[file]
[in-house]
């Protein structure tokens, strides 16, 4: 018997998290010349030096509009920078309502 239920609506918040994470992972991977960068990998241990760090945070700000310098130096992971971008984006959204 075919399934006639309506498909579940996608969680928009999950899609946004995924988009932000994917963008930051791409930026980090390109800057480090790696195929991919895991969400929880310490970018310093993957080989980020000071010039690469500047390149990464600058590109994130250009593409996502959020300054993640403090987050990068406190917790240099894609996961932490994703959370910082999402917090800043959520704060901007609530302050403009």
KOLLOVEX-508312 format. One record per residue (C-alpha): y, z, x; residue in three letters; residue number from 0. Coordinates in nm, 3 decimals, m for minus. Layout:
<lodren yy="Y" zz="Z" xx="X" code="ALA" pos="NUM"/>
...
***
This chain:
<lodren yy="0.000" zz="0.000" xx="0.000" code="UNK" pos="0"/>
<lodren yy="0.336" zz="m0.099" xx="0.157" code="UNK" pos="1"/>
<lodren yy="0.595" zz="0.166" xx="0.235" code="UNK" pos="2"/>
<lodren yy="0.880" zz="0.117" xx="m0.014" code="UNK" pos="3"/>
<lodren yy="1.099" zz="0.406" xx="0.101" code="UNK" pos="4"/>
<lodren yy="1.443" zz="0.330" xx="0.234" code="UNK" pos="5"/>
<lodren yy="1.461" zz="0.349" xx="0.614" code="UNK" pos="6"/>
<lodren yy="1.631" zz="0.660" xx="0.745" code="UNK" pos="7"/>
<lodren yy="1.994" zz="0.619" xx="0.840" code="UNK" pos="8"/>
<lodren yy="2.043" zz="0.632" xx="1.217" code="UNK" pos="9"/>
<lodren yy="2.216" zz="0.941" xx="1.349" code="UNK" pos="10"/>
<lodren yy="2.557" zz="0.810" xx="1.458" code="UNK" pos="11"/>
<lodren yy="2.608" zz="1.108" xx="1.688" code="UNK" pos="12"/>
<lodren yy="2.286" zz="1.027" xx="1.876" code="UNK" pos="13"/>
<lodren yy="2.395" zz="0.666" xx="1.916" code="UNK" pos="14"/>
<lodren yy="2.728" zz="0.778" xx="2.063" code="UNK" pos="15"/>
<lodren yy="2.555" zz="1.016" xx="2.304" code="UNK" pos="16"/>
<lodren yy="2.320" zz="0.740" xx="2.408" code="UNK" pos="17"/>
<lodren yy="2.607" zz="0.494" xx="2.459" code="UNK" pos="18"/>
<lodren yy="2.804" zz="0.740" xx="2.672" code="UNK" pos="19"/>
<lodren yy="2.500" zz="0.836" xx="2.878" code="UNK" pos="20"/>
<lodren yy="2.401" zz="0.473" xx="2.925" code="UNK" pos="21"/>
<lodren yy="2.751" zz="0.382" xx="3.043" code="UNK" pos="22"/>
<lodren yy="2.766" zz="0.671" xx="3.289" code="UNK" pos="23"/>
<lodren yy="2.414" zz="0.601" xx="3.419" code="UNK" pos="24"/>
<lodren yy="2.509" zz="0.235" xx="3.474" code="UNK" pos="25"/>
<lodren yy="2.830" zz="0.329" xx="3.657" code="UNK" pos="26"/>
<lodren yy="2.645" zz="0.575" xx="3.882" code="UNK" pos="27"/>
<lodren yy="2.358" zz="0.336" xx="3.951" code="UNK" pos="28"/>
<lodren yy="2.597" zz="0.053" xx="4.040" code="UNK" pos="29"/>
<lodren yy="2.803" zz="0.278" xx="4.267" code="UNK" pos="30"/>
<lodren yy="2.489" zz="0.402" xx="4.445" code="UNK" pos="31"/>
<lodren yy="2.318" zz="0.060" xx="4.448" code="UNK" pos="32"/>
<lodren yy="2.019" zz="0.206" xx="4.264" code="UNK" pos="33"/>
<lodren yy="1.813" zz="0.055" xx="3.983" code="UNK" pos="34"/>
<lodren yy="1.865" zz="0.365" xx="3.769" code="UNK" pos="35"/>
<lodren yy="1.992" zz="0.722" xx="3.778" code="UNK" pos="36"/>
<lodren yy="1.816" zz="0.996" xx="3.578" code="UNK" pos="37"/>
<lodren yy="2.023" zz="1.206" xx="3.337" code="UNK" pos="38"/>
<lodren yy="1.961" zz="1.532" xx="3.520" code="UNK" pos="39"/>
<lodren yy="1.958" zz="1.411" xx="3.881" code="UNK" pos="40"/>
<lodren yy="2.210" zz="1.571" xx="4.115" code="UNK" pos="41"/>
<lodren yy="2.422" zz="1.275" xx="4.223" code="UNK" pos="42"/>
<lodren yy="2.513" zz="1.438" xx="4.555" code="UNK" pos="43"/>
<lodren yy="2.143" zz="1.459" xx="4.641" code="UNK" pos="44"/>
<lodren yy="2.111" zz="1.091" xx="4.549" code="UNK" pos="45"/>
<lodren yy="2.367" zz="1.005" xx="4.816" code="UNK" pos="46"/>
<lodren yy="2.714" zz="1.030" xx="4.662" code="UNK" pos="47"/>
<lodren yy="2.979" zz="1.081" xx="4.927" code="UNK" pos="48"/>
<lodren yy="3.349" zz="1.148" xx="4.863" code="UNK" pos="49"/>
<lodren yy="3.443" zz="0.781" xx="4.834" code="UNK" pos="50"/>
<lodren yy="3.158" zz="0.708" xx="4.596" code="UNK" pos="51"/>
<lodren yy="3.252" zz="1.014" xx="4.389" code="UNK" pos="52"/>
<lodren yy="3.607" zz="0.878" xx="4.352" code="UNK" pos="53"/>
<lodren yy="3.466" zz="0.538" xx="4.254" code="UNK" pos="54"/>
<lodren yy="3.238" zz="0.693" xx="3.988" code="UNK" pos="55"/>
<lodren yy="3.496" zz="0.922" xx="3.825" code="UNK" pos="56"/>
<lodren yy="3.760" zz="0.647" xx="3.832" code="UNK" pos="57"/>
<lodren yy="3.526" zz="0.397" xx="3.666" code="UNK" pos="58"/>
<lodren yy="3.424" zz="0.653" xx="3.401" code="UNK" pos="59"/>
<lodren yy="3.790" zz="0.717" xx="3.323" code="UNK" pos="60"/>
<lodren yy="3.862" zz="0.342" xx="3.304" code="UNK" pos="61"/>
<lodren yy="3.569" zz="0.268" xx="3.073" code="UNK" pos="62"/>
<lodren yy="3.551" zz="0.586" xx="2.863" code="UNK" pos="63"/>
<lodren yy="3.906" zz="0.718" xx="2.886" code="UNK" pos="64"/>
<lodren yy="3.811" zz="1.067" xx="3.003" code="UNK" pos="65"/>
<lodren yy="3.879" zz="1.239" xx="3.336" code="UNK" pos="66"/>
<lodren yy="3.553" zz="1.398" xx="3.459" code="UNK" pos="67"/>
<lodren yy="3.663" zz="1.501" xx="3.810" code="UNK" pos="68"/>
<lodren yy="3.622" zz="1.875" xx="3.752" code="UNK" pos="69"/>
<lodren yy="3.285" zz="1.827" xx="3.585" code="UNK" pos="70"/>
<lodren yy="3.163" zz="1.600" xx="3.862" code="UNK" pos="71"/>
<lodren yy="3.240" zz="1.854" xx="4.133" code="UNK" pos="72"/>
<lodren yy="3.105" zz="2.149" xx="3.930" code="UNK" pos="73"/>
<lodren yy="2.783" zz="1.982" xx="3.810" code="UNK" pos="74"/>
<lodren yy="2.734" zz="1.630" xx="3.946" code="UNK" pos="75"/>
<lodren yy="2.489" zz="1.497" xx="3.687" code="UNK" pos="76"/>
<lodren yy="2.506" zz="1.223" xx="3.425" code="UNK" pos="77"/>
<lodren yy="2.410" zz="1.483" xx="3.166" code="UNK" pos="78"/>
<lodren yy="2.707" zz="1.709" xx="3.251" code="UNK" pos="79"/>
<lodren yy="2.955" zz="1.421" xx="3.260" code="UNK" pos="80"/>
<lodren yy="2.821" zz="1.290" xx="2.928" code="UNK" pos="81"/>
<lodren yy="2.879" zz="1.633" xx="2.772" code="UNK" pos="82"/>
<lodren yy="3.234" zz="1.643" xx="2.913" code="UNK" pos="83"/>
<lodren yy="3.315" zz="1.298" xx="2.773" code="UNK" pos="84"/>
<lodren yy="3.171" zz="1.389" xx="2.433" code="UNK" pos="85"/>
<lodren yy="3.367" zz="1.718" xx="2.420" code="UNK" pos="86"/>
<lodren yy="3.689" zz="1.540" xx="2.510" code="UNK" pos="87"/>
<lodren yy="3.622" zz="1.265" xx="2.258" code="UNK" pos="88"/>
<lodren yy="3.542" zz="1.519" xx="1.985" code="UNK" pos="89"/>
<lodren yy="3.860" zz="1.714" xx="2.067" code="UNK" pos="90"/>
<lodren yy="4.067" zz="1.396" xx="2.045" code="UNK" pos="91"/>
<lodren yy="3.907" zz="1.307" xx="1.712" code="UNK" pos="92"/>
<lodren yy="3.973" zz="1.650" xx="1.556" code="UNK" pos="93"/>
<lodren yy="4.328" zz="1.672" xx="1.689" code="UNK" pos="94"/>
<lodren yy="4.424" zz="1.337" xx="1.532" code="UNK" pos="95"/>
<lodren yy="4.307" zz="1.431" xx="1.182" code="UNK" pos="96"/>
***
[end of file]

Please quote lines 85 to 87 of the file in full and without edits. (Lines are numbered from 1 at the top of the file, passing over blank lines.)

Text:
<lodren yy="2.506" zz="1.223" xx="3.425" code="UNK" pos="77"/>
<lodren yy="2.410" zz="1.483" xx="3.166" code="UNK" pos="78"/>
<lodren yy="2.707" zz="1.709" xx="3.251" code="UNK" pos="79"/>